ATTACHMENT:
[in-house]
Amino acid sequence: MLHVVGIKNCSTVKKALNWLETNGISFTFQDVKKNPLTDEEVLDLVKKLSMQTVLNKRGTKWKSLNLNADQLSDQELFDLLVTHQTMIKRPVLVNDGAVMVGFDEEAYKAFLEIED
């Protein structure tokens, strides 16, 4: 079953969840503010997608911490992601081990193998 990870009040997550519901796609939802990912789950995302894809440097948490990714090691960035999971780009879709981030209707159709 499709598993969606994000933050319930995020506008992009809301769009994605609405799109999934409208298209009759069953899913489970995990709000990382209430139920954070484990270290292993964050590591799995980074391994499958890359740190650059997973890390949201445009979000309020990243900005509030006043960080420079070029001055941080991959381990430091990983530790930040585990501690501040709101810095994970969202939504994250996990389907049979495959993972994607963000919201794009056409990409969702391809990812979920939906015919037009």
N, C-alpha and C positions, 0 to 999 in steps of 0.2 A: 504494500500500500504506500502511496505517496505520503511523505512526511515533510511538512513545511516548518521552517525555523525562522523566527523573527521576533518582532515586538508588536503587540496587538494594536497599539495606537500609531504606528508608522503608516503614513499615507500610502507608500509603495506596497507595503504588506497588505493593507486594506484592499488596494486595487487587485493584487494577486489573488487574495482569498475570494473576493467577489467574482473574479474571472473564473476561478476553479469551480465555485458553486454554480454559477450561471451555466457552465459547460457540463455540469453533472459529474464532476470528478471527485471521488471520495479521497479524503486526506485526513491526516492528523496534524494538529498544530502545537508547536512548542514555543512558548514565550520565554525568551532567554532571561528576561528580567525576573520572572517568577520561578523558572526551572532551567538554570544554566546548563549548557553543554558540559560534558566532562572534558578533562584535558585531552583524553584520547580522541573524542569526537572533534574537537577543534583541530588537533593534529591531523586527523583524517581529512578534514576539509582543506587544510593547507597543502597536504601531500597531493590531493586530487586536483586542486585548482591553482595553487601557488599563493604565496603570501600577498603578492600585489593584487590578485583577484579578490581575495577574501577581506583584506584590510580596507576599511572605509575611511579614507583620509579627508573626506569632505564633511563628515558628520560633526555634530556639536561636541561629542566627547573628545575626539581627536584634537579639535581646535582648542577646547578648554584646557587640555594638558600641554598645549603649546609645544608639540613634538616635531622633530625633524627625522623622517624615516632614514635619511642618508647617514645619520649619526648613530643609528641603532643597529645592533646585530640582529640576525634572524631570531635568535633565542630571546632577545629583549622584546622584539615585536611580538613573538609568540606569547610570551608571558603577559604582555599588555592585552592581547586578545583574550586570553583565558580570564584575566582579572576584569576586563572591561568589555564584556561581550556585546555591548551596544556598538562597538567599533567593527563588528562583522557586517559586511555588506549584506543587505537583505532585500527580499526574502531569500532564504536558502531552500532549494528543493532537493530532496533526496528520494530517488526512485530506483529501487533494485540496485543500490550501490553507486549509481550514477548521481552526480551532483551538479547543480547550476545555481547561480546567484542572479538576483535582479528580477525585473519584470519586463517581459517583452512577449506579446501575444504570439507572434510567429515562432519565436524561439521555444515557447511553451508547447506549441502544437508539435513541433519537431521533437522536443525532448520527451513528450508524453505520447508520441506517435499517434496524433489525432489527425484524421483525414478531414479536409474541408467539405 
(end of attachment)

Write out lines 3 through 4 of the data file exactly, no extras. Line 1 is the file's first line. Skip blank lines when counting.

């Protein structure tokens, strides 16, 4: 079953969840503010997608911490992601081990193998 990870009040997550519901796609939802990912789950995302894809440097948490990714090691960035999971780009879709981030209707159709 499709598993969606994000933050319930995020506008992009809301769009994605609405799109999934409208298209009759069953899913489970995990709000990382209430139920954070484990270290292993964050590591799995980074391994499958890359740190650059997973890390949201445009979000309020990243900005509030006043960080420079070029001055941080991959381990430091990983530790930040585990501690501040709101810095994970969202939504994250996990389907049979495959993972994607963000919201794009056409990409969702391809990812979920939906015919037009």
N, C-alpha and C positions, 0 to 999 in steps of 0.2 A: 504494500500500500504506500502511496505517496505520503511523505512526511515533510511538512513545511516548518521552517525555523525562522523566527523573527521576533518582532515586538508588536503587540496587538494594536497599539495606537500609531504606528508608522503608516503614513499615507500610502507608500509603495506596497507595503504588506497588505493593507486594506484592499488596494486595487487587485493584487494577486489573488487574495482569498475570494473576493467577489467574482473574479474571472473564473476561478476553479469551480465555485458553486454554480454559477450561471451555466457552465459547460457540463455540469453533472459529474464532476470528478471527485471521488471520495479521497479524503486526506485526513491526516492528523496534524494538529498544530502545537508547536512548542514555543512558548514565550520565554525568551532567554532571561528576561528580567525576573520572572517568577520561578523558572526551572532551567538554570544554566546548563549548557553543554558540559560534558566532562572534558578533562584535558585531552583524553584520547580522541573524542569526537572533534574537537577543534583541530588537533593534529591531523586527523583524517581529512578534514576539509582543506587544510593547507597543502597536504601531500597531493590531493586530487586536483586542486585548482591553482595553487601557488599563493604565496603570501600577498603578492600585489593584487590578485583577484579578490581575495577574501577581506583584506584590510580596507576599511572605509575611511579614507583620509579627508573626506569632505564633511563628515558628520560633526555634530556639536561636541561629542566627547573628545575626539581627536584634537579639535581646535582648542577646547578648554584646557587640555594638558600641554598645549603649546609645544608639540613634538616635531622633530625633524627625522623622517624615516632614514635619511642618508647617514645619520649619526648613530643609528641603532643597529645592533646585530640582529640576525634572524631570531635568535633565542630571546632577545629583549622584546622584539615585536611580538613573538609568540606569547610570551608571558603577559604582555599588555592585552592581547586578545583574550586570553583565558580570564584575566582579572576584569576586563572591561568589555564584556561581550556585546555591548551596544556598538562597538567599533567593527563588528562583522557586517559586511555588506549584506543587505537583505532585500527580499526574502531569500532564504536558502531552500532549494528543493532537493530532496533526496528520494530517488526512485530506483529501487533494485540496485543500490550501490553507486549509481550514477548521481552526480551532483551538479547543480547550476545555481547561480546567484542572479538576483535582479528580477525585473519584470519586463517581459517583452512577449506579446501575444504570439507572434510567429515562432519565436524561439521555444515557447511553451508547447506549441502544437508539435513541433519537431521533437522536443525532448520527451513528450508524453505520447508520441506517435499517434496524433489525432489527425484524421483525414478531414479536409474541408467539405 